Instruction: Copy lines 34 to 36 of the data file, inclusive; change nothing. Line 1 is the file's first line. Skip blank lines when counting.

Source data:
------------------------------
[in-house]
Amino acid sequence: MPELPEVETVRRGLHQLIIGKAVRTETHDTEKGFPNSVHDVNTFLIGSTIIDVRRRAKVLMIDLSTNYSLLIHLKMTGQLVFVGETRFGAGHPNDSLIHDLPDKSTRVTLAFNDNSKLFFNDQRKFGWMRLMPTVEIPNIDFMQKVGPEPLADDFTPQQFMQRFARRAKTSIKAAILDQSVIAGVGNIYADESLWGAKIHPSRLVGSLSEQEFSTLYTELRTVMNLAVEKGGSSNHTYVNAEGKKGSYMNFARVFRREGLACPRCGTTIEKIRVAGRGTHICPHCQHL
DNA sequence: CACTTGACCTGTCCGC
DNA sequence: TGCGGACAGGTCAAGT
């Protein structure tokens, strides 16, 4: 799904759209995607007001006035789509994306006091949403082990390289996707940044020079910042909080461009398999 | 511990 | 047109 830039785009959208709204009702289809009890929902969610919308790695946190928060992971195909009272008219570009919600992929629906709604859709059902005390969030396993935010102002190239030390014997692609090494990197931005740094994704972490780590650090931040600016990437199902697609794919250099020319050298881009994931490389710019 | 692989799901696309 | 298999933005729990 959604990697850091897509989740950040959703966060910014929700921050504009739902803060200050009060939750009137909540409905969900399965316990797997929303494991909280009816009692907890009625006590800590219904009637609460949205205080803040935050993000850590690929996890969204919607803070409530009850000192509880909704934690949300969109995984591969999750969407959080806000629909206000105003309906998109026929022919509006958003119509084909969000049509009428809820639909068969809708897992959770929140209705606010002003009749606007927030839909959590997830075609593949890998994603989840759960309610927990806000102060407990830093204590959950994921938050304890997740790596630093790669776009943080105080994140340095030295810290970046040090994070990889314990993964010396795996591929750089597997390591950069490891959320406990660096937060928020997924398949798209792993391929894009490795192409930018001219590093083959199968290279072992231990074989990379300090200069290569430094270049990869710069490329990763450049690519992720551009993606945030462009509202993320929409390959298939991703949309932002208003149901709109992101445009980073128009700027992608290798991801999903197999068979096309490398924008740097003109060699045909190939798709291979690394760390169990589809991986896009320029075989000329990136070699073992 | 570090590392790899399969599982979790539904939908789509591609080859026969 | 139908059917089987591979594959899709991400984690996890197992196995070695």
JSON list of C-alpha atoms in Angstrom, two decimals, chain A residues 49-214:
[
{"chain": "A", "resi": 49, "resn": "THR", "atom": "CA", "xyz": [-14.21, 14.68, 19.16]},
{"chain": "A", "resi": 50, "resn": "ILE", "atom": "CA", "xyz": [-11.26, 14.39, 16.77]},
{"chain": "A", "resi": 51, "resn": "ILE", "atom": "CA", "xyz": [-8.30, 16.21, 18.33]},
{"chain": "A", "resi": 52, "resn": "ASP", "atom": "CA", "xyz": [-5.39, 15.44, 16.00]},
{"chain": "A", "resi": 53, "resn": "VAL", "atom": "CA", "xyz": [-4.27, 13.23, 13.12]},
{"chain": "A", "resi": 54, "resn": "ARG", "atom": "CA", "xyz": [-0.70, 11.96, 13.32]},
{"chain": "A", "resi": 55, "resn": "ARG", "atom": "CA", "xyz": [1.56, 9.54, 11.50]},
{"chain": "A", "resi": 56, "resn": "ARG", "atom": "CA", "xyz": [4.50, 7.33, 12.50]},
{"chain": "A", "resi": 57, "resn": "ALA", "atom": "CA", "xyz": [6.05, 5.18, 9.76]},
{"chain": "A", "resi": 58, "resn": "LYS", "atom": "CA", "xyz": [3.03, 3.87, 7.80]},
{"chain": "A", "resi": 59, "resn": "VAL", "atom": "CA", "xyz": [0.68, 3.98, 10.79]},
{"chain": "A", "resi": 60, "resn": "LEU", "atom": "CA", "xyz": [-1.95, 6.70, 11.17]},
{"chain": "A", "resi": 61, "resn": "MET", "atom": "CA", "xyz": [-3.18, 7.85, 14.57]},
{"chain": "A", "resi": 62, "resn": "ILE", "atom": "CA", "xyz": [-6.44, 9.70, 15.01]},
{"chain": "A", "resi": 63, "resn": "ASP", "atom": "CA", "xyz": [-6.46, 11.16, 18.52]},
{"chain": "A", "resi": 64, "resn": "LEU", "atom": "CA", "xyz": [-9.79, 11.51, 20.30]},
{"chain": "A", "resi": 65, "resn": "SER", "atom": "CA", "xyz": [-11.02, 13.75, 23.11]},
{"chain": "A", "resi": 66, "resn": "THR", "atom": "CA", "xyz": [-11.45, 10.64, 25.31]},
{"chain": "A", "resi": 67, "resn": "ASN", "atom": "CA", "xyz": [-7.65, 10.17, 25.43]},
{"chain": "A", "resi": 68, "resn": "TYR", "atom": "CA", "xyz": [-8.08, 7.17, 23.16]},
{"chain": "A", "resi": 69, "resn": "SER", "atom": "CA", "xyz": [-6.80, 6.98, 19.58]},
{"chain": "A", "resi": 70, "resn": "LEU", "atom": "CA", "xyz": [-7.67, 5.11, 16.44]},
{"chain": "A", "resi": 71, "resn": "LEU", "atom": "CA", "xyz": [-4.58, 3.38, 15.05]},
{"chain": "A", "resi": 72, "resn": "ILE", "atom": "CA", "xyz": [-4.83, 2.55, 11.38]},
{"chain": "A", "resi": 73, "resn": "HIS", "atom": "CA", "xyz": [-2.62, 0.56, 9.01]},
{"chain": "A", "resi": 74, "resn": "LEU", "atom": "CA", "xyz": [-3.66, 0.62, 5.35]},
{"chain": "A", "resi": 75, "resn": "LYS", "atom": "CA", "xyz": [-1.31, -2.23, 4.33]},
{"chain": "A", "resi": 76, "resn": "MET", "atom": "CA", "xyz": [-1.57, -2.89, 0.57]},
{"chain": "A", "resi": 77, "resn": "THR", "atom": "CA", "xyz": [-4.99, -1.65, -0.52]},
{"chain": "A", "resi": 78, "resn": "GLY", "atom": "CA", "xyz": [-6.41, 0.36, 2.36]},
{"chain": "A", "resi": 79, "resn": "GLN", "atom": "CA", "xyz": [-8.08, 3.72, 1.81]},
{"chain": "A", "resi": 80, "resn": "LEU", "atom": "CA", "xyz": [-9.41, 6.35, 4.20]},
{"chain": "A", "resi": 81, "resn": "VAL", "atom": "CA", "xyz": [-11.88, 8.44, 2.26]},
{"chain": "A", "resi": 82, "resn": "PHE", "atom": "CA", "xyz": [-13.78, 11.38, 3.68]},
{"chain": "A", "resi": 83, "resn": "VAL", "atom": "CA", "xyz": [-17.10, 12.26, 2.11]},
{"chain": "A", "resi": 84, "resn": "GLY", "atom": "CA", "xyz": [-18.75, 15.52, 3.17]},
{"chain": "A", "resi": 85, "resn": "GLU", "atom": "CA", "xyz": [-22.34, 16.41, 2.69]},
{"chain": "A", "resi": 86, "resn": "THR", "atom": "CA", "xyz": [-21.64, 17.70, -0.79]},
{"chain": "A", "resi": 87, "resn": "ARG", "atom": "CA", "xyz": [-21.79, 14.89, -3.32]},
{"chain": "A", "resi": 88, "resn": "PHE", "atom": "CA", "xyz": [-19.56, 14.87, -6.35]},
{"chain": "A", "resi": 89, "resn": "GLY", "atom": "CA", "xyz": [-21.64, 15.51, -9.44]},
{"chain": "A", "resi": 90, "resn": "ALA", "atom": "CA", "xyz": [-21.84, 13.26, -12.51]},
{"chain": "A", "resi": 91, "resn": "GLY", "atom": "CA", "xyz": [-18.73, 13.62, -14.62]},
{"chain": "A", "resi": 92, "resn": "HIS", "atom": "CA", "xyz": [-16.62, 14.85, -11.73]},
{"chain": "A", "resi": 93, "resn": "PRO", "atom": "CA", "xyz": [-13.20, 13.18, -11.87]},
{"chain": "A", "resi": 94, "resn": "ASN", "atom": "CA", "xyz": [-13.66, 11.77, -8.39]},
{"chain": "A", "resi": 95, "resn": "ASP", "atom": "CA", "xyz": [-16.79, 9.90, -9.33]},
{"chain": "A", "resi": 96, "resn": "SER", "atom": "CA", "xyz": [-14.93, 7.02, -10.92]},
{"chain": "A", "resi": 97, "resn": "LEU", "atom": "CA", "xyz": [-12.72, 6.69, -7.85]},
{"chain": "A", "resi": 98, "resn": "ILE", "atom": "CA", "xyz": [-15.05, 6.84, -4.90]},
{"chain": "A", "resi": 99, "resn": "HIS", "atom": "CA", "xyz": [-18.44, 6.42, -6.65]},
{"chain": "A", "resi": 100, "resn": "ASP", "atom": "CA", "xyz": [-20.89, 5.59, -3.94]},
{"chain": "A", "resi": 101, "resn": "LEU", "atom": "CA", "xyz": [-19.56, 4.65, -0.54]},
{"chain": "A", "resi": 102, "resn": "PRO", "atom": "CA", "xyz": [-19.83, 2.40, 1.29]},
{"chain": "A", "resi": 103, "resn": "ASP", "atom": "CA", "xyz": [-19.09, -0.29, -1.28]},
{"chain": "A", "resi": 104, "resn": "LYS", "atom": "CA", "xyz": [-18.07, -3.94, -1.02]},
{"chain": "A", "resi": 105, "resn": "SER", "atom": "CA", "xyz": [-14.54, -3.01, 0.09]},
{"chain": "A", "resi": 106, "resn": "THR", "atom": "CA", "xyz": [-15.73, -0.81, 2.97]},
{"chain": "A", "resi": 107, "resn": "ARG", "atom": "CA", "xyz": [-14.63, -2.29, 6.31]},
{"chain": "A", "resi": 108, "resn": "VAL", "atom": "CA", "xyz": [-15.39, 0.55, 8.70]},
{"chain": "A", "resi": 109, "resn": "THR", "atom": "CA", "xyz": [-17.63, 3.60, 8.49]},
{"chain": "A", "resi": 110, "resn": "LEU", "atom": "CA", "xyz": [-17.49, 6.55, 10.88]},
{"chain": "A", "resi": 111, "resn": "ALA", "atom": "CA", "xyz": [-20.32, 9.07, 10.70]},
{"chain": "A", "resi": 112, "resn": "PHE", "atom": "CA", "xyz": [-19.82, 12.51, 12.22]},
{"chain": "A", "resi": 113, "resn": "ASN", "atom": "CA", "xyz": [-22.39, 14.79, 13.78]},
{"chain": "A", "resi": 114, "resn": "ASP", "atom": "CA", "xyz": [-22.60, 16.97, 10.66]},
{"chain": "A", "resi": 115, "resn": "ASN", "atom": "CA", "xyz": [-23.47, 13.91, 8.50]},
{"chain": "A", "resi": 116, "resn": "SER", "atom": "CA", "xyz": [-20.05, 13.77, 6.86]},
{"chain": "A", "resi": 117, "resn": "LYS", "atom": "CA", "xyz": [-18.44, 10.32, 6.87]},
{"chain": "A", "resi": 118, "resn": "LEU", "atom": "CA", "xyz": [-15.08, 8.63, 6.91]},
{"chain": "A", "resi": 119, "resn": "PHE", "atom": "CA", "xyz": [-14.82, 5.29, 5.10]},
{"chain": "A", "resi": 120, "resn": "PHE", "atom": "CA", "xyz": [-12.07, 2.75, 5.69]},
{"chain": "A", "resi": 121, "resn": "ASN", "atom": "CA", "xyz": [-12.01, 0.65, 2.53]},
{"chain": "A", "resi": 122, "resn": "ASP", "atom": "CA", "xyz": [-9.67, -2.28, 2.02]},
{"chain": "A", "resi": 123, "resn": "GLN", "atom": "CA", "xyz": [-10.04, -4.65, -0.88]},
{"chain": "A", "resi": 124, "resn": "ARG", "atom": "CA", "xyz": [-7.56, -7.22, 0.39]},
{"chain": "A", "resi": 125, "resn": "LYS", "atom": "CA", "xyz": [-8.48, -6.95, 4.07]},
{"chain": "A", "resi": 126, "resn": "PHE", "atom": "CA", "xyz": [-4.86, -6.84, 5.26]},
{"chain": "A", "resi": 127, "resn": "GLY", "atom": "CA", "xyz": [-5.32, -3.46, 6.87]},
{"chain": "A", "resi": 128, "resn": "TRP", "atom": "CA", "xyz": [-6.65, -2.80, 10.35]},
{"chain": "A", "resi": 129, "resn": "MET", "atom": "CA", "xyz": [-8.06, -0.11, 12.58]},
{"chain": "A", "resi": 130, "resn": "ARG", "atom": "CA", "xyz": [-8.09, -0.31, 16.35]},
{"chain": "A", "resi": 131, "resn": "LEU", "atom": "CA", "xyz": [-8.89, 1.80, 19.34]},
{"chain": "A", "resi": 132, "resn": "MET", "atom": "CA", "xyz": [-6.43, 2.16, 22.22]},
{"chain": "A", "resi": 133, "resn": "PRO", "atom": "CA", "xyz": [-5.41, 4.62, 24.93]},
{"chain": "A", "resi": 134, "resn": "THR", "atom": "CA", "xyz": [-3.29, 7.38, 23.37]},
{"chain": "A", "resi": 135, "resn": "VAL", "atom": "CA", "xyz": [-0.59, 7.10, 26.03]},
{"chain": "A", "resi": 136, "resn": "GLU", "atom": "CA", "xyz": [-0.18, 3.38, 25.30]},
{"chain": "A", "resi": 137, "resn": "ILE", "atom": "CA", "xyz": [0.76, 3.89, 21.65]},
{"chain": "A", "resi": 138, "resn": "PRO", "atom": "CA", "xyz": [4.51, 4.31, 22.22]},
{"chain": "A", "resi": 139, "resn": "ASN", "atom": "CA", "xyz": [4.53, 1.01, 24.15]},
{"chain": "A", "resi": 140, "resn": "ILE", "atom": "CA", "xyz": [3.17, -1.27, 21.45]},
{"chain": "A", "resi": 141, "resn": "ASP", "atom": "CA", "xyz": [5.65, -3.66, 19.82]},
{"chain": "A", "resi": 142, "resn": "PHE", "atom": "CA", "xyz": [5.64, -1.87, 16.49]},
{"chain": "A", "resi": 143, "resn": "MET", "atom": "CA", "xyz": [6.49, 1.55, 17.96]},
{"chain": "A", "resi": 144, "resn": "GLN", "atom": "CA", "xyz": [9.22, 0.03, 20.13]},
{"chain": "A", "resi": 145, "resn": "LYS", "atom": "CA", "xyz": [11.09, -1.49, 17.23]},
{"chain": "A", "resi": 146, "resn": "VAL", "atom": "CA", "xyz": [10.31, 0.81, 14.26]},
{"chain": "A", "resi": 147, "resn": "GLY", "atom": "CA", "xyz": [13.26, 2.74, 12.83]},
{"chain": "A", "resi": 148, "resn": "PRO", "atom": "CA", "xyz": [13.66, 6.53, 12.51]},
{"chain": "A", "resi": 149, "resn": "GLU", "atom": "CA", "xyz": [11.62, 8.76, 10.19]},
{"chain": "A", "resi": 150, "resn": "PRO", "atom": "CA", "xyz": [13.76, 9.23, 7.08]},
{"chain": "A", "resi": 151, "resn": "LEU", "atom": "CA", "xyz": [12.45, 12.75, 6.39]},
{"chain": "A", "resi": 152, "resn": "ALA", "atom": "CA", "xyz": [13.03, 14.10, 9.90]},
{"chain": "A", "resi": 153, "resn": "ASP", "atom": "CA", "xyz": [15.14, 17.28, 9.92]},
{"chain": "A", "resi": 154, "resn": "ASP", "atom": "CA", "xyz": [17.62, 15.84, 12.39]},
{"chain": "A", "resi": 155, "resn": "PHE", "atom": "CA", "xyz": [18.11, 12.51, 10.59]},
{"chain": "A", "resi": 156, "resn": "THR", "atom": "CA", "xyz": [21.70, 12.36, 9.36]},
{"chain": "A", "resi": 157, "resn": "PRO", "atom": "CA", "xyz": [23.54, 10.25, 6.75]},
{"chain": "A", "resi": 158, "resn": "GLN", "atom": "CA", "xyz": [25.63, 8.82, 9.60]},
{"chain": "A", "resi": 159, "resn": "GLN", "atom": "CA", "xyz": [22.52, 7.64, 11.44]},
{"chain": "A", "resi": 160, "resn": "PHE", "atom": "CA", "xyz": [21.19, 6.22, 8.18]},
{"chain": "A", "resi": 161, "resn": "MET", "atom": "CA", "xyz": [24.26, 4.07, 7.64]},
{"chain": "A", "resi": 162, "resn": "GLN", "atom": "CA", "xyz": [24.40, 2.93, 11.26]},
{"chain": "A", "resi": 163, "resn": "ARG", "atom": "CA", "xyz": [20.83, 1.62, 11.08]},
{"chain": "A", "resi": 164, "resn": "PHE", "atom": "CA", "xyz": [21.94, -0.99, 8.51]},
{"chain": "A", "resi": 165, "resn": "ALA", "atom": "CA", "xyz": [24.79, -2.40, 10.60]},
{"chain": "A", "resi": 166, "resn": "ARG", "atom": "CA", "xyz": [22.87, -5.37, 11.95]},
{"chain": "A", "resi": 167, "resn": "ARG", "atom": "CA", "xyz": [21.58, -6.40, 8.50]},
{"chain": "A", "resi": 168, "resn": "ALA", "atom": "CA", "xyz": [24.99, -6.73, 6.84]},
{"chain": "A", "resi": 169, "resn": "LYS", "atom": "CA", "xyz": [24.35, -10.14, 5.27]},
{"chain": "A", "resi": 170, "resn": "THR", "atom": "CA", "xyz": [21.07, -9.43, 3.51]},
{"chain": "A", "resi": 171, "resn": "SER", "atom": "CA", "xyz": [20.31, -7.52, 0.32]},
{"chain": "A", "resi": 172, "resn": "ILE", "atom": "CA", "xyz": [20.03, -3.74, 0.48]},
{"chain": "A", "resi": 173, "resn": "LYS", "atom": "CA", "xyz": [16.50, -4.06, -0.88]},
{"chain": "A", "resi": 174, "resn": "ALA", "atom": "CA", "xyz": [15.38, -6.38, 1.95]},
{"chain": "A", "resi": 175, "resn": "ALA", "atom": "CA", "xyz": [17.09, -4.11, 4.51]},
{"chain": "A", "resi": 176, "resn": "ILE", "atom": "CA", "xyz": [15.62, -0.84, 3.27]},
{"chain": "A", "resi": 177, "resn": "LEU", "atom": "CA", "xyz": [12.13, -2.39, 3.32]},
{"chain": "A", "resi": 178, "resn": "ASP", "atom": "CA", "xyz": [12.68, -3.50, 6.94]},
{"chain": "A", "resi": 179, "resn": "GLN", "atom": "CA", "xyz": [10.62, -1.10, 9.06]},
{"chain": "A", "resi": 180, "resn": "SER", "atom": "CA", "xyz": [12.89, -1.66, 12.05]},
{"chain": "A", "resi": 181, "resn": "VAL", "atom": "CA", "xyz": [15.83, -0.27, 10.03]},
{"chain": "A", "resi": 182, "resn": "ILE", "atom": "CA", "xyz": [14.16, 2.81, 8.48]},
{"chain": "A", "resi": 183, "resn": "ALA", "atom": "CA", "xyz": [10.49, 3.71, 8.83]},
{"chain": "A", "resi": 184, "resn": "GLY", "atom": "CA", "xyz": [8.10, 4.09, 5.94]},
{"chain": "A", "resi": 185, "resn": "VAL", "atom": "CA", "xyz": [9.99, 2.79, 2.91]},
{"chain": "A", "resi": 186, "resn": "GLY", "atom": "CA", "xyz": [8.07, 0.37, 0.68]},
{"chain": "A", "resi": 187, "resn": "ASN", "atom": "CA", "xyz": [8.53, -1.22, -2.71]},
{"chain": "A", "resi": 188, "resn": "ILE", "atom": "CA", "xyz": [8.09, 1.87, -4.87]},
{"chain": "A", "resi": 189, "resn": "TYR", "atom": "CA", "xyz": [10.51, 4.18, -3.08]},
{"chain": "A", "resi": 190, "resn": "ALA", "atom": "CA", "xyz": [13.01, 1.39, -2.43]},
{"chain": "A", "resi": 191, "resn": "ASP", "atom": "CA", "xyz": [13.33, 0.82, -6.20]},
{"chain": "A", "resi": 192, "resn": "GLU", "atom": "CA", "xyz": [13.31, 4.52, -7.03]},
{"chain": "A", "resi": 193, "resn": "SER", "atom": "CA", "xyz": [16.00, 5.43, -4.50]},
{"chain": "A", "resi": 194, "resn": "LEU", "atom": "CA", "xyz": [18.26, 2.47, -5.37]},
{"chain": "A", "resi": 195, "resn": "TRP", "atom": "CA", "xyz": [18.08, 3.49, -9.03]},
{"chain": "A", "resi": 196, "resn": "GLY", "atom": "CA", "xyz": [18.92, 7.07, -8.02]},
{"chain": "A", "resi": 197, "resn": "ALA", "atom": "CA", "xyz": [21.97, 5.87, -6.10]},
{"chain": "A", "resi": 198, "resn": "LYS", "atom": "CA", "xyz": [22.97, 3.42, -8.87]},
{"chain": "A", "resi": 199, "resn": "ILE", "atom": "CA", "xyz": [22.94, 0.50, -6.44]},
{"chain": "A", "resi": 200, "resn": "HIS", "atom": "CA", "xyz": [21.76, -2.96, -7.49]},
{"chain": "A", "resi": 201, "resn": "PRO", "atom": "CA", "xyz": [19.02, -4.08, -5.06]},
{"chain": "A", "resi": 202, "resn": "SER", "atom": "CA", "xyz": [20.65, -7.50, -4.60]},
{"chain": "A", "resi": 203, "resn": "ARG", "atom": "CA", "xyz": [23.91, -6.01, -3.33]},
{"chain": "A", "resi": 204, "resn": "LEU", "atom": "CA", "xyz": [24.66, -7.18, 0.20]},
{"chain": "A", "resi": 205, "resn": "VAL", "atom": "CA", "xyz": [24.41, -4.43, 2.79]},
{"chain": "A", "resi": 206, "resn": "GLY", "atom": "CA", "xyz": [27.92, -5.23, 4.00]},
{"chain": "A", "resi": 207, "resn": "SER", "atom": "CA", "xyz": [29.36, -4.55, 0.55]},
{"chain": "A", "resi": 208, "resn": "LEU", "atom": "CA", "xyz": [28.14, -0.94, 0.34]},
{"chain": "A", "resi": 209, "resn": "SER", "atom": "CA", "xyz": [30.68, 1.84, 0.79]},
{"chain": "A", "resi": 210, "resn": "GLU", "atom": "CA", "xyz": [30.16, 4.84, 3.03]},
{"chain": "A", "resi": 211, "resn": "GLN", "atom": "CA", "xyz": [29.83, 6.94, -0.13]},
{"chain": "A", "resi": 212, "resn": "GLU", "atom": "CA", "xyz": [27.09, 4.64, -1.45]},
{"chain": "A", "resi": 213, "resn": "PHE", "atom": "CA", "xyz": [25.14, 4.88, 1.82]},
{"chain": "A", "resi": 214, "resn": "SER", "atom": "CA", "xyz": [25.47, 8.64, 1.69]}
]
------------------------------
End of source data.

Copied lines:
{"chain": "A", "resi": 75, "resn": "LYS", "atom": "CA", "xyz": [-1.31, -2.23, 4.33]},
{"chain": "A", "resi": 76, "resn": "MET", "atom": "CA", "xyz": [-1.57, -2.89, 0.57]},
{"chain": "A", "resi": 77, "resn": "THR", "atom": "CA", "xyz": [-4.99, -1.65, -0.52]},